Find out what is included in the fee
Most self-defense courses are not free. Before signing up, you should make sure that you understand what is covered in the fee. In particular, find out if you need to bring your own gun, if the course includes ammunition, if they provide lunch, and if you have to pay extra for parking.
Check out courses from national organizations
Several well-known national organizations offer self-defense courses for female gun owners. If you want to stick with a reputable organization, you may want to check out their options. For instance, the National Rifle Association (NRA) offers a range of courses including Women on Target, a series of instructional shooting clinics designed specifically for women and taught by NRA-certified specialists.
The Jane Bond Course from Series 18 is taught by Special Forces Operators, and in addition to firearm training, it covers all the techniques you need to defend yourself while traveling alone. The fastest-growing group of American gun owners, the US Concealed Carry Association (USCCA) also offers conceal and carry courses designed for women in various parts of the country.
Get ready for your first class
Once you find a course, you need to ensure you're ready. Talk with the instructor about what you need and ensure you have a firearm and ammunition ready if needed. Plan to wear closed-toe shoes and comfortable clothing that allows you to move freely. If you're going to be training with a holster, wear a sturdy belt.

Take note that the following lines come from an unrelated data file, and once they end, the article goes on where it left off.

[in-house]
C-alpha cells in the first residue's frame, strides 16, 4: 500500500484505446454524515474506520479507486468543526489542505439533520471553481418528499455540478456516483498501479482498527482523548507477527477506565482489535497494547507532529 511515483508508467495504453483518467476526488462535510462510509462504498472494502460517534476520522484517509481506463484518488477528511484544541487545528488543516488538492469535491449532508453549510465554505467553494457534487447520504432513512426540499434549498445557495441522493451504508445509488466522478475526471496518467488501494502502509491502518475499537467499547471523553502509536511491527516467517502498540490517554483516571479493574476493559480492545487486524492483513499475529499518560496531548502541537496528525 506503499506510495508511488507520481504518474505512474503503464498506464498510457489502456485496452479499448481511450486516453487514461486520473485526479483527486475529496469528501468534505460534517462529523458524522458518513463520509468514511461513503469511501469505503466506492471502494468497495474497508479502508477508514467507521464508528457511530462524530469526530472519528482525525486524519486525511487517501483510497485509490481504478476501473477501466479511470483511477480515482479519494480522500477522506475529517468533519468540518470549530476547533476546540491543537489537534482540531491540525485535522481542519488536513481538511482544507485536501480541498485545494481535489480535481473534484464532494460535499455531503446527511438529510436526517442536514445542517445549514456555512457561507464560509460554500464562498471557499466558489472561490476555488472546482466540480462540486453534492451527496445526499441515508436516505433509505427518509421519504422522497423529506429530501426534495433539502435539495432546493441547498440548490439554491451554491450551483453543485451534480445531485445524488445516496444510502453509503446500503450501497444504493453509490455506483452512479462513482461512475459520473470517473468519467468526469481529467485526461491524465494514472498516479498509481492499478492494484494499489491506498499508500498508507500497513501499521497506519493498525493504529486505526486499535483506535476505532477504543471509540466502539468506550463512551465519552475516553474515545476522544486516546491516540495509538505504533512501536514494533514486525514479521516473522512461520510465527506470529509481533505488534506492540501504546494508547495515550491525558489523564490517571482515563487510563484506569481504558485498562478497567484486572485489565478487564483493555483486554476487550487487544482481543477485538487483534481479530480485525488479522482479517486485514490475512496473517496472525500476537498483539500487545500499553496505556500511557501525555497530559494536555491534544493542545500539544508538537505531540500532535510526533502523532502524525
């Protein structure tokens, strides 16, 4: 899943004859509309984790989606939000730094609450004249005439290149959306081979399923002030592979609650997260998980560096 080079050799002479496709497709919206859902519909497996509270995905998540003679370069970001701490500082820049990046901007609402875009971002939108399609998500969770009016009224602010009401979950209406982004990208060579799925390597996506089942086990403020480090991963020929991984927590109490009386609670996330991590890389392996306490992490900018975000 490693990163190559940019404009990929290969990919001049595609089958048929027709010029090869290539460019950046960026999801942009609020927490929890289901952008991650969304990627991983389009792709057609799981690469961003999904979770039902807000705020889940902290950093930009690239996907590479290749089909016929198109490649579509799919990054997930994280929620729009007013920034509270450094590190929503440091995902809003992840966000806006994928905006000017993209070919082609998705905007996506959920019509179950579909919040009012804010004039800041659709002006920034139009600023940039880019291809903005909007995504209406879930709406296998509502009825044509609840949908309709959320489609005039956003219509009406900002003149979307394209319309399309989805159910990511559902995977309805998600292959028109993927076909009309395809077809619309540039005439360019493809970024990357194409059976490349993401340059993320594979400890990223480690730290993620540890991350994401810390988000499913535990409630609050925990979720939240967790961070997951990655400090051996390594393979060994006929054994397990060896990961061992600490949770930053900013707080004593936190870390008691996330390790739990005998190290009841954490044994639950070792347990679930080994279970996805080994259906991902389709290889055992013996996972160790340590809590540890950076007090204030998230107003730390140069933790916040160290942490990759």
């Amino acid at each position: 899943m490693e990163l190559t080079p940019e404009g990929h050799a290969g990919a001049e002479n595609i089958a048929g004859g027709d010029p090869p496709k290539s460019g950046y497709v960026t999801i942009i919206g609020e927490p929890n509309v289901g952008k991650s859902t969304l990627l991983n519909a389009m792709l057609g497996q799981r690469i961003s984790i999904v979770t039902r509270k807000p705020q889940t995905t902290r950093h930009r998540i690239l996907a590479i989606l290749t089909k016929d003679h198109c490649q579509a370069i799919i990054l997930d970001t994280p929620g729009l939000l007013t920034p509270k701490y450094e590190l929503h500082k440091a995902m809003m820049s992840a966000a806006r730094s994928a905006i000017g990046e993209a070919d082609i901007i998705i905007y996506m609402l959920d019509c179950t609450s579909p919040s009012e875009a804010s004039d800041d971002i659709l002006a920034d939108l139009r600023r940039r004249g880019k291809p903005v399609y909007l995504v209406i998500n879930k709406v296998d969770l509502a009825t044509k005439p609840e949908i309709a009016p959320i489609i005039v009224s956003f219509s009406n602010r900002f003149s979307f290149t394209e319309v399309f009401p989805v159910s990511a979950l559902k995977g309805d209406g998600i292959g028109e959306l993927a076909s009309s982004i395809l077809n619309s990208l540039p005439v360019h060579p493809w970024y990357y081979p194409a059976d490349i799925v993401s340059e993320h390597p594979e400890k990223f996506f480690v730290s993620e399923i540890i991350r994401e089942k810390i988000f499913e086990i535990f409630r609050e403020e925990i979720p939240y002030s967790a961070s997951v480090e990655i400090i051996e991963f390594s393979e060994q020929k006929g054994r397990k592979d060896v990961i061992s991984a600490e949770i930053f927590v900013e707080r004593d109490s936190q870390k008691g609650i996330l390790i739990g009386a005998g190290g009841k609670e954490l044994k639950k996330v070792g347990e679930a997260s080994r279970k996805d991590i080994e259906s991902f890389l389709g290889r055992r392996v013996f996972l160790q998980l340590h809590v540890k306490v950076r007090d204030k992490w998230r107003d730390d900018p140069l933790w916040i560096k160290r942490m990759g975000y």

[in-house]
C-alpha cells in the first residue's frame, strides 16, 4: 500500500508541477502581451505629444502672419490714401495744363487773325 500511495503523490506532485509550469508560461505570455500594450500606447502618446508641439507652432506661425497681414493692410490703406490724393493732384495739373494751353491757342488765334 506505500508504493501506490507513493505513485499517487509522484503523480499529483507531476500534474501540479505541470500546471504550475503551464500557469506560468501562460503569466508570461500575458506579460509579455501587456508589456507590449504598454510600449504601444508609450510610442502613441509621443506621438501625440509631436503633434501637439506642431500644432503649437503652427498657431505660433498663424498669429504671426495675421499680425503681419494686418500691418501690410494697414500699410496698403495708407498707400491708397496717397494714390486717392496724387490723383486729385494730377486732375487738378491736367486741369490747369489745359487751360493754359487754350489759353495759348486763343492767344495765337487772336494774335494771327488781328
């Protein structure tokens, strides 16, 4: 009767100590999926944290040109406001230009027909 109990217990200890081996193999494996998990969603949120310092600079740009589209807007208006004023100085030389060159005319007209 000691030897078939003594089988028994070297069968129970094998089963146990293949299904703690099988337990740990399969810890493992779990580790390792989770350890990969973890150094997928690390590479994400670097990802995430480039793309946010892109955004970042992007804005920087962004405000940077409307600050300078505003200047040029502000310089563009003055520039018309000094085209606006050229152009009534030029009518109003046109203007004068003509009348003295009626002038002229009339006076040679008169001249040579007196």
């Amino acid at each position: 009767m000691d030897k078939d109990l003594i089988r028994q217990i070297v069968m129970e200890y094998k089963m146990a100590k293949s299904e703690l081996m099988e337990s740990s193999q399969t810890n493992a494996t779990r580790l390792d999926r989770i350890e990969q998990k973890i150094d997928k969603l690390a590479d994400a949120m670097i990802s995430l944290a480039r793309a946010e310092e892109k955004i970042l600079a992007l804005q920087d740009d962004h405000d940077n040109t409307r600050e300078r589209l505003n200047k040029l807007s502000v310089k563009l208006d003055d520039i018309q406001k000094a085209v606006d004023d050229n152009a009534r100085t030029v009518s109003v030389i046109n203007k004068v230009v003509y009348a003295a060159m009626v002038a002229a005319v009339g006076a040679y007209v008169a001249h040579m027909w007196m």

If the course is outside, bring a wide-brimmed hat, sunglasses, and sunscreen. Make sure you're ready to take notes with paper and pen or a note-taking app on your phone. Also, decide if you need to pack a lunch or snacks, and always bring water or drinks to keep yourself hydrated. In most cases, you will need to show an ID when you arrive at the course and may also be required to sign a liability waiver.
Find ways to continue learning
Don't let the learning stop at the end of the course. Savvy gun owners can always learn more about how to defend themselves and how to use their guns as effectively as possible. Additionally, practice will help to hone your firearms skills and keep them sharp.
To practice, consider joining a group of firearms enthusiasts such as a local chapter of The Well Armed Woman (TWAW). TWAW is a nonprofit organization that helps organize groups of women for monthly shooting practice. If you prefer to practice alone or with a friend or two, simply book some time in your local shooting range on a regular basis or consider taking self-defense refresher courses as needed.
Stock up on ammunition at the Ammunition Depot
Protecting yourself requires the right amount of ammunition, and you also need ammunition to practice your self-defense skills. Ammunition Depot is a family-owned business, and we are committed to providing the highest quality products to our clients.